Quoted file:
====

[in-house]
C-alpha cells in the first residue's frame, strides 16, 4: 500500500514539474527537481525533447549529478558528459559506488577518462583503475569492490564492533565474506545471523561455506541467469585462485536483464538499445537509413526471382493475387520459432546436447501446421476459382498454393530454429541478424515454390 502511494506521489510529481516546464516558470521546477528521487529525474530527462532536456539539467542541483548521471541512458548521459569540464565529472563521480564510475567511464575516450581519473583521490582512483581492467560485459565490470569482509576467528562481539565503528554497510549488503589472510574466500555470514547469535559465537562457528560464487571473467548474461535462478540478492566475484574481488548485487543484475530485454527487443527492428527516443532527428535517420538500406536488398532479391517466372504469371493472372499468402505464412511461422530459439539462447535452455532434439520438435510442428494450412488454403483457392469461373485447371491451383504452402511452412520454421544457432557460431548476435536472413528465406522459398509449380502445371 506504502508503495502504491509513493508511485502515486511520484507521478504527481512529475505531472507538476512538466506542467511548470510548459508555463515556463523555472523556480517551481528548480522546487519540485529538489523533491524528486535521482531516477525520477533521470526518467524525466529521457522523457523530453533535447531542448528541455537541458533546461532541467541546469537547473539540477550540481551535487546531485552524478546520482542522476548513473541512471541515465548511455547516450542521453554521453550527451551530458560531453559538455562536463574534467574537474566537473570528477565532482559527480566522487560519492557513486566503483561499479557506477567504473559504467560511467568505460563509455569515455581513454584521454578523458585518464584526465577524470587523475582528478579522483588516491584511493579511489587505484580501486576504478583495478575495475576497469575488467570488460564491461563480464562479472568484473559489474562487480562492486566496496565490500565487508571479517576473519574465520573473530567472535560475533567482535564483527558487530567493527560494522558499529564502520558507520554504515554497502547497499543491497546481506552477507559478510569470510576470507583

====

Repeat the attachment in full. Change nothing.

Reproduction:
[in-house]
C-alpha cells in the first residue's frame, strides 16, 4: 500500500514539474527537481525533447549529478558528459559506488577518462583503475569492490564492533565474506545471523561455506541467469585462485536483464538499445537509413526471382493475387520459432546436447501446421476459382498454393530454429541478424515454390 502511494506521489510529481516546464516558470521546477528521487529525474530527462532536456539539467542541483548521471541512458548521459569540464565529472563521480564510475567511464575516450581519473583521490582512483581492467560485459565490470569482509576467528562481539565503528554497510549488503589472510574466500555470514547469535559465537562457528560464487571473467548474461535462478540478492566475484574481488548485487543484475530485454527487443527492428527516443532527428535517420538500406536488398532479391517466372504469371493472372499468402505464412511461422530459439539462447535452455532434439520438435510442428494450412488454403483457392469461373485447371491451383504452402511452412520454421544457432557460431548476435536472413528465406522459398509449380502445371 506504502508503495502504491509513493508511485502515486511520484507521478504527481512529475505531472507538476512538466506542467511548470510548459508555463515556463523555472523556480517551481528548480522546487519540485529538489523533491524528486535521482531516477525520477533521470526518467524525466529521457522523457523530453533535447531542448528541455537541458533546461532541467541546469537547473539540477550540481551535487546531485552524478546520482542522476548513473541512471541515465548511455547516450542521453554521453550527451551530458560531453559538455562536463574534467574537474566537473570528477565532482559527480566522487560519492557513486566503483561499479557506477567504473559504467560511467568505460563509455569515455581513454584521454578523458585518464584526465577524470587523475582528478579522483588516491584511493579511489587505484580501486576504478583495478575495475576497469575488467570488460564491461563480464562479472568484473559489474562487480562492486566496496565490500565487508571479517576473519574465520573473530567472535560475533567482535564483527558487530567493527560494522558499529564502520558507520554504515554497502547497499543491497546481506552477507559478510569470510576470507583